What goes into a good agenda? It should answer the questions your attendees need to know in order to make the best use of your time together:

Meeting logistics: The agenda should be the one place people know to reference for all the answers to their questions. Don’t assume because you use the same information all the time that they’ll automatically know it.

  • What time it’s going to start (and finish). If your system allows you to easily enter this into people’s calendars, take advantage of that and reduce the possible excuses for arriving late and leaving early.
  • How will you meet? If it’s a web meeting, include ALL relevant information with live links (url for the meeting, audio information). Again, eliminate any possible questions by providing the information up front. (Remember, in a template you can just leave the information that doesn’t change and update the stuff that does instead of reinventing the wheel every time).
  • Online meetings should contain a notice to log on a few minutes early, and how to test their system for compatibility. Most web platforms build this in to their invitations automatically. Insist people actually do it.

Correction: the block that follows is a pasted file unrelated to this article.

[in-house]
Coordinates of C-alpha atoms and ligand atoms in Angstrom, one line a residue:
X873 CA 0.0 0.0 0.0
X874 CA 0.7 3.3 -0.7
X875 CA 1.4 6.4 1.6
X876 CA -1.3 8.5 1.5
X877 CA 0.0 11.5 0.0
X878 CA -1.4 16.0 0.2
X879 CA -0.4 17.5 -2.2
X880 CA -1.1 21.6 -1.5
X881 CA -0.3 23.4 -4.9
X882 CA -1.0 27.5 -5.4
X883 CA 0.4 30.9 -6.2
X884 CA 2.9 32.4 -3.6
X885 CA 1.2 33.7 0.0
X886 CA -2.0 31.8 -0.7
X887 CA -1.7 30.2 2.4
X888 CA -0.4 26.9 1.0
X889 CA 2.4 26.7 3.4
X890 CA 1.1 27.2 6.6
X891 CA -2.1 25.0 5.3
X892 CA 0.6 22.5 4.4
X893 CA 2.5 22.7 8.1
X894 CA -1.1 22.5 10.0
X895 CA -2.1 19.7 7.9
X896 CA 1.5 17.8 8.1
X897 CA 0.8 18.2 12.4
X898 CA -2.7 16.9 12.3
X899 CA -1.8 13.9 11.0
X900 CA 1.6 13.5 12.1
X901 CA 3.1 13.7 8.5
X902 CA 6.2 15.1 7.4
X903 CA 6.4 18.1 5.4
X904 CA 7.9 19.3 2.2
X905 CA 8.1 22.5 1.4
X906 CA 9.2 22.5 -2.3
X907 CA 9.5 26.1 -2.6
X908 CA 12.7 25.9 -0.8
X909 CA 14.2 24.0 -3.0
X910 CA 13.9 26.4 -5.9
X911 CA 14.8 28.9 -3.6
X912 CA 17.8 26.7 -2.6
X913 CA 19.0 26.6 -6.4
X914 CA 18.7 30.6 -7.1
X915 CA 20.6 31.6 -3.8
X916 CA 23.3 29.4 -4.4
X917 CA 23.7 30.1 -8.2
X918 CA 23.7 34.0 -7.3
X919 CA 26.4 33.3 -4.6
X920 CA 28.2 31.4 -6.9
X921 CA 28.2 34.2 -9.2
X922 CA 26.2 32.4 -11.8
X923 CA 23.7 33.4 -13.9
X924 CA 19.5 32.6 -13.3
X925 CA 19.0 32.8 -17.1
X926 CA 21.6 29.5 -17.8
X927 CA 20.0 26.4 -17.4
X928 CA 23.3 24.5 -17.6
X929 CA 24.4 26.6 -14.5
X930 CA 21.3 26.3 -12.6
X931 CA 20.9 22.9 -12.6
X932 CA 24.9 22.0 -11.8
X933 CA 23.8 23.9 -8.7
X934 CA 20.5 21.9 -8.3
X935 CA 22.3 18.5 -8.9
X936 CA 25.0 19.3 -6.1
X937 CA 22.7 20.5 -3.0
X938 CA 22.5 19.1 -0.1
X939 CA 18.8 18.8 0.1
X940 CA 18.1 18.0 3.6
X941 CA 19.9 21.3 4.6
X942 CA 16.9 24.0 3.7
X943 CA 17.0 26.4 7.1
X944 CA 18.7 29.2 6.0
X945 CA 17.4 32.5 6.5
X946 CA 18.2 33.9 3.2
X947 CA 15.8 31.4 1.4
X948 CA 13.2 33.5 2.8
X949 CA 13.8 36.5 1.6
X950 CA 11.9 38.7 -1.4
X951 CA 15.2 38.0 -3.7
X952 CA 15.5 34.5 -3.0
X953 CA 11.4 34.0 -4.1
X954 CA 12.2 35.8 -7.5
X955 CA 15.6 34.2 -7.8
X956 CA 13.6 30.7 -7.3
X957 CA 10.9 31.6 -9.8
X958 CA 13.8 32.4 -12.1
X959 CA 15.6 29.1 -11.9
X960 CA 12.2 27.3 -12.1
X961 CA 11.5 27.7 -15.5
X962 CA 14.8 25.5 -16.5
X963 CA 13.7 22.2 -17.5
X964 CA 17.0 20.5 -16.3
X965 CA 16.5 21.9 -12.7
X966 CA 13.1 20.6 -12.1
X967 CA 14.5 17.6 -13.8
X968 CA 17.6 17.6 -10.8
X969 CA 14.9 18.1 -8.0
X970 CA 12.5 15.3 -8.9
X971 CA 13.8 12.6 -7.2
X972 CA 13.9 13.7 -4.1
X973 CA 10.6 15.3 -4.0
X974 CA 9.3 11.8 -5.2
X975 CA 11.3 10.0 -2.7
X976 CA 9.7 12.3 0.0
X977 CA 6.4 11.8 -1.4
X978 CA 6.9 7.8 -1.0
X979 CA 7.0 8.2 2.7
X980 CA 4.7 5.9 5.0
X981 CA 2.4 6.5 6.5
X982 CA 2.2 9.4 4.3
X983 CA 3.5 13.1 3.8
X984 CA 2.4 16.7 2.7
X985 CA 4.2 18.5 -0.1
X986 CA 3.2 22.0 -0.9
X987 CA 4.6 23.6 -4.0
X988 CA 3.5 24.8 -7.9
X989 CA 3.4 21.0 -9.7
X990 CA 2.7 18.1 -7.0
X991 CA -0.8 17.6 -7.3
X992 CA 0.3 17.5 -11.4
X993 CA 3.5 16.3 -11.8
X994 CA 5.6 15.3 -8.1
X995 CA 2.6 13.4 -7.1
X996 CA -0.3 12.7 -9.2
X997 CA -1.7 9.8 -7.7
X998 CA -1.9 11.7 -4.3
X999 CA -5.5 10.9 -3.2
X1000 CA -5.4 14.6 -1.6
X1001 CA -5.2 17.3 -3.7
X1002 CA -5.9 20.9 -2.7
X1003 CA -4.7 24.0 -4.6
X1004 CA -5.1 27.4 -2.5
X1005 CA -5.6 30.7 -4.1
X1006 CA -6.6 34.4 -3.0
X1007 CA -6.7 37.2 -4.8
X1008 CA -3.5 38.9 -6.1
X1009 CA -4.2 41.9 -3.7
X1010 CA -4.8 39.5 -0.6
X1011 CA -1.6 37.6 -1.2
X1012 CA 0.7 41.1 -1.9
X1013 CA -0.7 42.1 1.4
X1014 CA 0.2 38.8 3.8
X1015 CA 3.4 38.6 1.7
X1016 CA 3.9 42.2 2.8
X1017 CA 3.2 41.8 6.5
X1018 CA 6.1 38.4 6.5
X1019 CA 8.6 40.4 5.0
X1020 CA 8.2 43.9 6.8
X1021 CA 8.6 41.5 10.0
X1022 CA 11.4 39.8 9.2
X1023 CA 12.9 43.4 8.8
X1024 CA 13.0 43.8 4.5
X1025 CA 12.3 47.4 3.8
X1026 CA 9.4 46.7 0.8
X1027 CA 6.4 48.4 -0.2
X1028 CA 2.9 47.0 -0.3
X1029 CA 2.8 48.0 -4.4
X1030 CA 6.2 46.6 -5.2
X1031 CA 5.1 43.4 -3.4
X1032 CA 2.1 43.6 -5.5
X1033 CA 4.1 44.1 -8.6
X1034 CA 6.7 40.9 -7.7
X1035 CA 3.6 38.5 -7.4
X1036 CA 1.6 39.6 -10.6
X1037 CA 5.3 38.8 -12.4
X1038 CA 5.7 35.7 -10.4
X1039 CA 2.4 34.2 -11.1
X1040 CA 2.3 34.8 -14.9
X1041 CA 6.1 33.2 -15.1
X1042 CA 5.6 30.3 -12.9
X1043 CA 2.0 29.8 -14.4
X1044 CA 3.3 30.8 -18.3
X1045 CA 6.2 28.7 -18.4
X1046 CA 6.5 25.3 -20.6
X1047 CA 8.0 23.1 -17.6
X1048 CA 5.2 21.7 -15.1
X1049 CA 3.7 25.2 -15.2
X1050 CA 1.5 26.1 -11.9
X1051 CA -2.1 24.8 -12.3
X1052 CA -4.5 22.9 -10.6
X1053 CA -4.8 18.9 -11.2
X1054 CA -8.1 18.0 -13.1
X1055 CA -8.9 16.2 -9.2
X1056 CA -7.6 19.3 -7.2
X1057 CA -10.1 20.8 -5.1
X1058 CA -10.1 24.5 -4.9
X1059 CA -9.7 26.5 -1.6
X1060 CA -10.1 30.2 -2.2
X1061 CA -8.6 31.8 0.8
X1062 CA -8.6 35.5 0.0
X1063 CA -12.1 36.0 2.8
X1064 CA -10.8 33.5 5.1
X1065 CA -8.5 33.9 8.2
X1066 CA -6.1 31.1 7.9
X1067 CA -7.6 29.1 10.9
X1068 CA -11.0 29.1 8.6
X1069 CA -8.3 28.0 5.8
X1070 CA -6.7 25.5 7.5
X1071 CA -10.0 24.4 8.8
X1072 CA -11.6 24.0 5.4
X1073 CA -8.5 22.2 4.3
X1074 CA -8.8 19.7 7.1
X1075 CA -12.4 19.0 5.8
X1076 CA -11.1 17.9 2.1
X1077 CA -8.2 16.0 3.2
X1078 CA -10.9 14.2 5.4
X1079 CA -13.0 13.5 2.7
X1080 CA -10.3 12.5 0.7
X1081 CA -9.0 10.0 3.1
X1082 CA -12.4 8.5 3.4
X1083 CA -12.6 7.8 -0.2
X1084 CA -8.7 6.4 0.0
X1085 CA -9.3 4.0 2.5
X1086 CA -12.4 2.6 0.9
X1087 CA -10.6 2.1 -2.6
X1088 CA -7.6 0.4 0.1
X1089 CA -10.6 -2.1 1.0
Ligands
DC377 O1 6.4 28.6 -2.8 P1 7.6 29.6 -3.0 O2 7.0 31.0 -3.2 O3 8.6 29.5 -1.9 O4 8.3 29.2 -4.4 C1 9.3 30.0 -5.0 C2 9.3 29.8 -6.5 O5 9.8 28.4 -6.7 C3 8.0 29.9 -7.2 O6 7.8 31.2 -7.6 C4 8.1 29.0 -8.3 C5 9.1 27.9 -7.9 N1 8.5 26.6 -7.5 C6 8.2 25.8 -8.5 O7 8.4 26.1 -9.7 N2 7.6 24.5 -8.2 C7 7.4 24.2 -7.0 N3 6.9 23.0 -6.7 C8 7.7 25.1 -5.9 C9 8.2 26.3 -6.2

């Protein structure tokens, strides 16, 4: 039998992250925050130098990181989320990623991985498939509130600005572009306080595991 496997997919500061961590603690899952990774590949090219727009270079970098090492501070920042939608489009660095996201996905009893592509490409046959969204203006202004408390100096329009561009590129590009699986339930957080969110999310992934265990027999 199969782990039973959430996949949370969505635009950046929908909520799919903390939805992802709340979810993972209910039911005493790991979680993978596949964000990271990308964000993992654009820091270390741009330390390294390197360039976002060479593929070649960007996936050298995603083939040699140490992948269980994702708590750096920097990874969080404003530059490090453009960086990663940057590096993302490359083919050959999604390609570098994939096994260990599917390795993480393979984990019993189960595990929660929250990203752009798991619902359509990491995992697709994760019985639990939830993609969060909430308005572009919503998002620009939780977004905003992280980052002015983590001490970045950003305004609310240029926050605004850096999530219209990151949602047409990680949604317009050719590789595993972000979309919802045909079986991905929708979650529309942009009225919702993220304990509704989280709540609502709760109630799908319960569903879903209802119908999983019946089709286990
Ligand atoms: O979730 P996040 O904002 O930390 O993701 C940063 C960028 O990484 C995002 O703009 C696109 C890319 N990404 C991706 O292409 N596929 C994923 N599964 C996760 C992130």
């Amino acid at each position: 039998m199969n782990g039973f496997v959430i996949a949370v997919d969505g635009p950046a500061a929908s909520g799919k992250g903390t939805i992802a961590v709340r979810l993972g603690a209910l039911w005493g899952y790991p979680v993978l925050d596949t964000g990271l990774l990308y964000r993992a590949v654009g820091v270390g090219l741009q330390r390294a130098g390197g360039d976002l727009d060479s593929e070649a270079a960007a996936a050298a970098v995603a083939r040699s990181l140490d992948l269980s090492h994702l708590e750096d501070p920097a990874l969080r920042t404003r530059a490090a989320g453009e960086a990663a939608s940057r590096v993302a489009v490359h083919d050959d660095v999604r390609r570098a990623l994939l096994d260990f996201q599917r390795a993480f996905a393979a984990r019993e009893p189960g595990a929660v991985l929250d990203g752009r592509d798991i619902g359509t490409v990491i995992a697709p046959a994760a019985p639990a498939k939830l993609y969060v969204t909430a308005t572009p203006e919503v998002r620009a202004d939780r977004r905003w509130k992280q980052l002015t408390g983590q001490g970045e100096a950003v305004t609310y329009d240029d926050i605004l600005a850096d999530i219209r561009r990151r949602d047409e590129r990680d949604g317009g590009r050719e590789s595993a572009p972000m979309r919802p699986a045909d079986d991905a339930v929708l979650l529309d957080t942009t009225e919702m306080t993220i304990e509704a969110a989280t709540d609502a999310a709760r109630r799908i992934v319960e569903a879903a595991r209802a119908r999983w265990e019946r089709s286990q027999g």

Purpose of the meeting with desired outcomes: People cannot be prepared to participate fully if they don’t know what’s going to be covered. They’ll also be less paranoid, which can only be a good thing. If they are expected to make a decision they should know that so they’re in the right frame of mind. If it’s a brainstorming session, they need to know they’ll be called on for input. Tell them what’s on the table–and what’s not on the agenda so don’t bother bringing it up– if you want them to comply.

Attendees and their roles: Who is going to be on the meeting? What will they be doing? Give people fair notice and then hold them accountable. Include email addresses, if it’s appropriate, so that people can provide input or answer questions in advance of the session. This will save time spent on minor issues.

What they need to read/prepare/do in advance and how to find and share that information: This is an area where meeting leaders are guilty of laziness and it bites them in terms of getting meetings started well and wasting too much time. Don’t wait til the meeting starts to email that spreadsheet- and don’t baby people who email you ten minutes before the meeting starts asking for it (because they either deleted it or saved it somewhere and can’t remember where). Have live links to all documents on the shared file site or intranet and insist people get those documents for themselves. Check to make sure they have them before the meeting starts so you don’t kill momentum by waiting til people look for them.